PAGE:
Now I have to be clear that I am reading Liet Kynes through the lens of diaspora, rather than the experience of mixed ethnic/cultural heritage, but there are some of the same dynamics that form the experience of both. In my own case, the social stereotypes or rather, aspirations of the Igbo girlchild were at definite odds with lower middle class English expectations, and my existence as a daughter of diaspora further complicated my gender on the occasion we would travel back to Nigeria. I would find myself party to discussions which certainly wouldn’t have been a social possibility if I was truly ‘the girl next door’ and similarly, my younger sisters would be taught ‘mens’ handshakes by eternally ironic uncles, and there were a host of other gender shifting experiences which would not have happened if we had not been born an ocean away.
Then more broadly there is the famous masculinisation of the successful woman, something which is common across many patriarchal cultures. “You think/are like a man!” they say as a sign of respect for some noteworthy achievement, particularly, it seems, those which have also earned the celebration of the non-Igbo. Even if only in an assembly or elders, or a family gathering, perhaps even if only for the moment of the vigorous handshake and the back clap, you – the usually gendered ‘woman’ – have truly become a ‘man’. Even an ironic clapback will not be taken as a rebuke of simplistic notions of gender, but further evidence of ones masculine positionality.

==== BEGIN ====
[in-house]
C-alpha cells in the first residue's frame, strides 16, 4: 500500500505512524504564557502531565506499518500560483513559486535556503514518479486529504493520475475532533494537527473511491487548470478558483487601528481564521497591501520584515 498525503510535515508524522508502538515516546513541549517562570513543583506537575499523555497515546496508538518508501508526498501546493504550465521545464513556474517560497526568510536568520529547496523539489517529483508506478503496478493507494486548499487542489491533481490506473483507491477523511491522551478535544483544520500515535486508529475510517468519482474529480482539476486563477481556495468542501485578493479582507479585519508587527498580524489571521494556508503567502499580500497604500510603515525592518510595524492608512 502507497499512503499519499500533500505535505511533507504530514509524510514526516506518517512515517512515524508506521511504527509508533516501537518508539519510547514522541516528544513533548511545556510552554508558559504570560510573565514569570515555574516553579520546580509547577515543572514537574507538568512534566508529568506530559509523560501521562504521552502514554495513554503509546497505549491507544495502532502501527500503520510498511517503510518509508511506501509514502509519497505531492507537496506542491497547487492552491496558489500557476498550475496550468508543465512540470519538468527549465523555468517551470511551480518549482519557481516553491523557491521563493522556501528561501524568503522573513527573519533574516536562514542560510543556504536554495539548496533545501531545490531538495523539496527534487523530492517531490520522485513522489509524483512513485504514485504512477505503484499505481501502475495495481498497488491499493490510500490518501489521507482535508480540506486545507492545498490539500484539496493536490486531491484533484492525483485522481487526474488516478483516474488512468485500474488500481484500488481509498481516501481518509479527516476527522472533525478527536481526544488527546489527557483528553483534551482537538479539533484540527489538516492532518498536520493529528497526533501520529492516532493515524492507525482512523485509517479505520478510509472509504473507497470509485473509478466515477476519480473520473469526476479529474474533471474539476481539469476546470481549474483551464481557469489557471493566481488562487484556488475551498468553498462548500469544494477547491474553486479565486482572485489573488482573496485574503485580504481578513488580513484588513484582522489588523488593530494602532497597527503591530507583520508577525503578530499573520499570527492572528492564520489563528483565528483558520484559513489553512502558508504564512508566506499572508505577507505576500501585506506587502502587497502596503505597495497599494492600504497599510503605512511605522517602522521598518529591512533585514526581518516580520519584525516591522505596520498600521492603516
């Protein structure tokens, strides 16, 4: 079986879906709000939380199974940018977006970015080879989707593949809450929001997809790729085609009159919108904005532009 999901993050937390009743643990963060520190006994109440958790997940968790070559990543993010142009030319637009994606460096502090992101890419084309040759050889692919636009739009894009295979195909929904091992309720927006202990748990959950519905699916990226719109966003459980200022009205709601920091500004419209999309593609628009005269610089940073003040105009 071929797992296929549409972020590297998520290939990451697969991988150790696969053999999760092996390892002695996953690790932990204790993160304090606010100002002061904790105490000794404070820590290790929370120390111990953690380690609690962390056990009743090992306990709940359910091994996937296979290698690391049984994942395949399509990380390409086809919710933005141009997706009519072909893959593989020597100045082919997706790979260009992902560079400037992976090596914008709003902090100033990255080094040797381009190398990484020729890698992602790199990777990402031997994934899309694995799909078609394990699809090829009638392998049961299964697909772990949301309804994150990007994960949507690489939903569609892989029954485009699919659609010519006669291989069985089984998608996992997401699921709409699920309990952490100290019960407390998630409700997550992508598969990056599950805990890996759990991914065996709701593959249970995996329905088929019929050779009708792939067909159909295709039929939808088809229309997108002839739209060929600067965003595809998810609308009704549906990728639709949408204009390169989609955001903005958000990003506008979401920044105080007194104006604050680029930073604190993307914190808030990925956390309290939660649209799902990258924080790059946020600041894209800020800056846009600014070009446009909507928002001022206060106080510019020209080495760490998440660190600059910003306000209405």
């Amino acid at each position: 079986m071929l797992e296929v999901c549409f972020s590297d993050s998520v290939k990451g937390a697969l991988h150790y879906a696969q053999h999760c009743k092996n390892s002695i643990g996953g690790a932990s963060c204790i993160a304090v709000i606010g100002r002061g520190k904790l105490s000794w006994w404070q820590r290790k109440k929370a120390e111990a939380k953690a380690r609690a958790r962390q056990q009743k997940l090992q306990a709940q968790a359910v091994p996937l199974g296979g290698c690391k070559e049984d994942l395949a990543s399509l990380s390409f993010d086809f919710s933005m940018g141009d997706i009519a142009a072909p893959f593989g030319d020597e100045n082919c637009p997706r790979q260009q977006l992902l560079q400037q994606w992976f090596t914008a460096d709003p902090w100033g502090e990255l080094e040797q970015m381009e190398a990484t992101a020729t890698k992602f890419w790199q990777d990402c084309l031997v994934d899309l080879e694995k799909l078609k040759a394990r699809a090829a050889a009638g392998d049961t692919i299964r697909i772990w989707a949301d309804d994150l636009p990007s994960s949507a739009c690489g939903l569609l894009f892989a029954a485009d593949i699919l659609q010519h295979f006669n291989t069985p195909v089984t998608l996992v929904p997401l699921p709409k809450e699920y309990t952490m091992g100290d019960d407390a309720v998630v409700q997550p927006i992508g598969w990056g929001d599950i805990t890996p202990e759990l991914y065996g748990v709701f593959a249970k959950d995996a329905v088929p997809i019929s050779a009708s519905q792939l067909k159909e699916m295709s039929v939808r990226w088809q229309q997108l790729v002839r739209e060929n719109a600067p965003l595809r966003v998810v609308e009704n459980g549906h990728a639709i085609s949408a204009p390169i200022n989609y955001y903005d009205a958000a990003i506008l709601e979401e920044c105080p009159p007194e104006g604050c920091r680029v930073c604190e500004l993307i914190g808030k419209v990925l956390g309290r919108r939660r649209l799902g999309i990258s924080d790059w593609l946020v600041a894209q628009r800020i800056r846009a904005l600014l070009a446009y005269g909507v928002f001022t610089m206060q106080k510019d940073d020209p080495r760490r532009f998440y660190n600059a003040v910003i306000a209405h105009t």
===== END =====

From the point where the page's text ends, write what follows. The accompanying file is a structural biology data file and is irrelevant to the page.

In all this, what it shows is that borders, (whether cultural, national, religious or other), serve to trouble gender in ways that range from the bemusing to the dangerous but also that that shouldn’t be a surprise because gender in itself is an output of what could be described as a differential multi-variable function.
This means that gender is but one expression of what it means to be part of a community. It is a complex manifold that communicates the kind of labour and physical space, the kind of legal and religious technology, the kind of etiquette etc. one is entitled to or must perform with. The grandchildren raised in the city can be permitted certain laxities of gender expression when they return to the home village, thus embodying a branch of the ur-gender, in the same way as (i.e. not in contradiction or necessarily antagonism towards) those born to the parents who remained. Liet Kynes, born to one who was at first an enemy, then prophet to the Fremen, and a Fremen birth-parent would be nothing but trouble from the gendered perspective! His depiction as a woman rather lends itself to this reality.
Thus, is it right to think there is anything inherently unusual or bizarre that Liet Kynes might be seen as a woman by one who had read the books, especially a reader like Denis Villeneuve (although obviously that is not to say it was a striking Black woman who probably came to mind when he first read the books as a teenager)? Even if not initially intended as such, what I think it demonstrates is the way a medium (in this case, film) can reify narrative cognition, bringing out layers of truth that might otherwise have remained blended.